Affiliations: [a] University of New England College of Osteopathic Medicine, Biddeford, ME, USA
| [b] Parent Project Muscular Dystrophy, Washington, DC, USA
| [c] IQVIA, Danbury, CT, USA
| [d] State University of New York Downstate Medical Center, Brooklyn, New York, NY, USA
Correspondence to: Kevin Counterman, BS, University of New England College of Osteopathic Medicine, 11 Hills Beach Road, Biddeford,ME04005, USA. Tel.: +1 617 360 1878; E-mail: [email protected].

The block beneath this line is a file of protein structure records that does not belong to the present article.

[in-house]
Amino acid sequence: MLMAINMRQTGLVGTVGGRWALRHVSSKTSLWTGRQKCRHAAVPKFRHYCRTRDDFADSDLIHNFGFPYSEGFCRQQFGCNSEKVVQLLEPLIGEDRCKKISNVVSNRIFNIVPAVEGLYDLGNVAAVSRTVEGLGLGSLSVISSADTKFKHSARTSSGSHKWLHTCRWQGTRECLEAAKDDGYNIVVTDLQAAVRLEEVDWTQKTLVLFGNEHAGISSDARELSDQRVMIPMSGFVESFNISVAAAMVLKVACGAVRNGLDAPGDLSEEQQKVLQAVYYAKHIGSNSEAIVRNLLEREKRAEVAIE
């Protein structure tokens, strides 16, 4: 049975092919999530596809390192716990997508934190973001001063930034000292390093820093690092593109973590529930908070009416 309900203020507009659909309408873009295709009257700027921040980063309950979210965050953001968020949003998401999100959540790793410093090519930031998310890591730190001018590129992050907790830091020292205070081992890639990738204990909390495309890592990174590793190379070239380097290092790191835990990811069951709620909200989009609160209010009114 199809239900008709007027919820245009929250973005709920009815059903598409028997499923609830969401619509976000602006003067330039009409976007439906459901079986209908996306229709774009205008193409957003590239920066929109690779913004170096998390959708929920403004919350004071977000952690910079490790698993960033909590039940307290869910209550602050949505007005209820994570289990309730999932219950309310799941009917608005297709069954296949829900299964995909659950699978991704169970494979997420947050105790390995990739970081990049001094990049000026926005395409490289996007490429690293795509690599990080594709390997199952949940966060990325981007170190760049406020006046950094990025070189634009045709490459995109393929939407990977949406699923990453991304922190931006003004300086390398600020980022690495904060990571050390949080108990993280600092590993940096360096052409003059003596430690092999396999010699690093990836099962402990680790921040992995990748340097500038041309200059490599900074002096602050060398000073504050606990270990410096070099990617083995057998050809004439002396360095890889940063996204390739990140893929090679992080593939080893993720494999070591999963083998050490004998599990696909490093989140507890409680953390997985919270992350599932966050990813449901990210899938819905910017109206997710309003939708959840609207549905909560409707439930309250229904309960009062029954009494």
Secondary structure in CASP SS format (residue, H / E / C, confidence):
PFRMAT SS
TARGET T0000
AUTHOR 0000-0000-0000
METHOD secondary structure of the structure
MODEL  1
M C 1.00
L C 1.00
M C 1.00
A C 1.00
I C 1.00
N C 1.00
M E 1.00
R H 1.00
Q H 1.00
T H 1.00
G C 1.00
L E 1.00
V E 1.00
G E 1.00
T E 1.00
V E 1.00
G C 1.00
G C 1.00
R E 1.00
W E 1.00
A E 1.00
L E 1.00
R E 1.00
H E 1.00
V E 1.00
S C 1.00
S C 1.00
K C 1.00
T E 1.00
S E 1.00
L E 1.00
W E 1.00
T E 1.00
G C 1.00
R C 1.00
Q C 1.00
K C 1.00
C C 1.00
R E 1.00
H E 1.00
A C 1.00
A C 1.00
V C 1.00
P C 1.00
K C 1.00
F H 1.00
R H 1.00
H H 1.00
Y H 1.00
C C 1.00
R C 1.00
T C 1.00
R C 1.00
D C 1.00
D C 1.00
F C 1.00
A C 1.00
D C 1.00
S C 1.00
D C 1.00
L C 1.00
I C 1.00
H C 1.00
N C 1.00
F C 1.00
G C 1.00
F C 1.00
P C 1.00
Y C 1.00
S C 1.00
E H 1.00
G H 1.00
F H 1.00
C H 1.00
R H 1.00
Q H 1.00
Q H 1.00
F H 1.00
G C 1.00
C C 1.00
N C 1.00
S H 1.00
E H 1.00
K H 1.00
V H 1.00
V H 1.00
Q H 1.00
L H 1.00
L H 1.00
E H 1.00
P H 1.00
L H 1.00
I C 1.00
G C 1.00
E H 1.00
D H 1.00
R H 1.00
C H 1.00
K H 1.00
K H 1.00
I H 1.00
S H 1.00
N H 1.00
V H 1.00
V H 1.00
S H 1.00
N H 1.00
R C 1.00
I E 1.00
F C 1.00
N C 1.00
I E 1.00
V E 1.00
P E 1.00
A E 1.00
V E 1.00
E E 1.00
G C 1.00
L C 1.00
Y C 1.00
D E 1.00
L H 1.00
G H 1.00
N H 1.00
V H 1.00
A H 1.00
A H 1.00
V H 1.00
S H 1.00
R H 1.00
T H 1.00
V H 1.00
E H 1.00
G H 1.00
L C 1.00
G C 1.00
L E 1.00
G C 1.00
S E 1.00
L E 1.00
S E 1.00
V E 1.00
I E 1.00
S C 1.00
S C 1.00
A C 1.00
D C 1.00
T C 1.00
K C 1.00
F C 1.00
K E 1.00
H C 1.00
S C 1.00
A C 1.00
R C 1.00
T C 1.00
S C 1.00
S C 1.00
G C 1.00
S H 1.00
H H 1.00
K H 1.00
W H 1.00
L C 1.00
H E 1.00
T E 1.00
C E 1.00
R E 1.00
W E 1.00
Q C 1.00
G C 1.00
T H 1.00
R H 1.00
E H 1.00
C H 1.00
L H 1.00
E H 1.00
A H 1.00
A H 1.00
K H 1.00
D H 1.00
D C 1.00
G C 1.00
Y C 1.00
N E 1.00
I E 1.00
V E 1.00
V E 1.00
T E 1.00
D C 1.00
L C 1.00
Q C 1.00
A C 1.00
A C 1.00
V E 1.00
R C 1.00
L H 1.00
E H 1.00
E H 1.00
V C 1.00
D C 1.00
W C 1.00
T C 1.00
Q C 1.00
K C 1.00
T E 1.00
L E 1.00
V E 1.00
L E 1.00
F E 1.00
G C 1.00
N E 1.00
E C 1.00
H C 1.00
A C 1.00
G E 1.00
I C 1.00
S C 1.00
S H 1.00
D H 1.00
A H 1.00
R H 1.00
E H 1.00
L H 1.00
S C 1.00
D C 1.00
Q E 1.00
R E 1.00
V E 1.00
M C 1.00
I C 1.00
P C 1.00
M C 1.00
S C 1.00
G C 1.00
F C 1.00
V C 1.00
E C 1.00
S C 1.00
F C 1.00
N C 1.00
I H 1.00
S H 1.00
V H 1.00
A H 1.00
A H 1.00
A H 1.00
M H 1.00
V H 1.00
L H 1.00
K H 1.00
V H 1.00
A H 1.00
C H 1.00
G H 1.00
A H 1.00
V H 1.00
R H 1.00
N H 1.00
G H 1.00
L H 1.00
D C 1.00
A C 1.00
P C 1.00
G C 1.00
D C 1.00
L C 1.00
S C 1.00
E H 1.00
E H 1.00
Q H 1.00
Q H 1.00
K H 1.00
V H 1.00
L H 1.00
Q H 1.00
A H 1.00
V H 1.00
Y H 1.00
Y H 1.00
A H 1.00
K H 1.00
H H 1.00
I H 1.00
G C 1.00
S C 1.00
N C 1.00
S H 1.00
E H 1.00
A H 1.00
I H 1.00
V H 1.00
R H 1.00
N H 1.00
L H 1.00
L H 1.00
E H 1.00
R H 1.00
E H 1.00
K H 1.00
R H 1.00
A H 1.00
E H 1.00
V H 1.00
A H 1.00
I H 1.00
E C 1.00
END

Abstract: Background:Duchenne muscular dystrophy (DMD) is an X-linked recessive neuromuscular disorder resulting from loss of dystrophin. In addition to its role in muscle, isoforms of dystrophin are expressed in different cell types of the brain, and DMD has been linked to language delays, behavioral abnormalities and learning disabilities. Objective:To determine whether disruption of specific DMD isoforms, age, corticosteroid use, ambulation status, or country are associated with behavioral and/or learning concerns in DMD. Methods:De-identified data were collected from the Duchenne Registry from 2007–2019. Females, patients with BMD, and those without genetic testing reports were excluded from the cohort. For the genetic analysis, patients were divided into four subgroups based on the location of their mutation and the predicted isoforms affected. Bivariate analysis was conducted using chi-square for categorical variables. Two multivariate logistic regressions were used to assess independent associations with behavioral and learning concerns, respectively, and to estimate the effect size of each variable. Results:DMD mutations disrupting expression of Dp140 and Dp71 were associated with a higher likelihood of reported behavioral and learning concerns. Corticosteroid use, categorical age, and country were other factors associated with behavior and learning concerns. Conclusion:This data adds to our current understanding of DMD isoforms, their mutational consequence and impact on behavior and learning.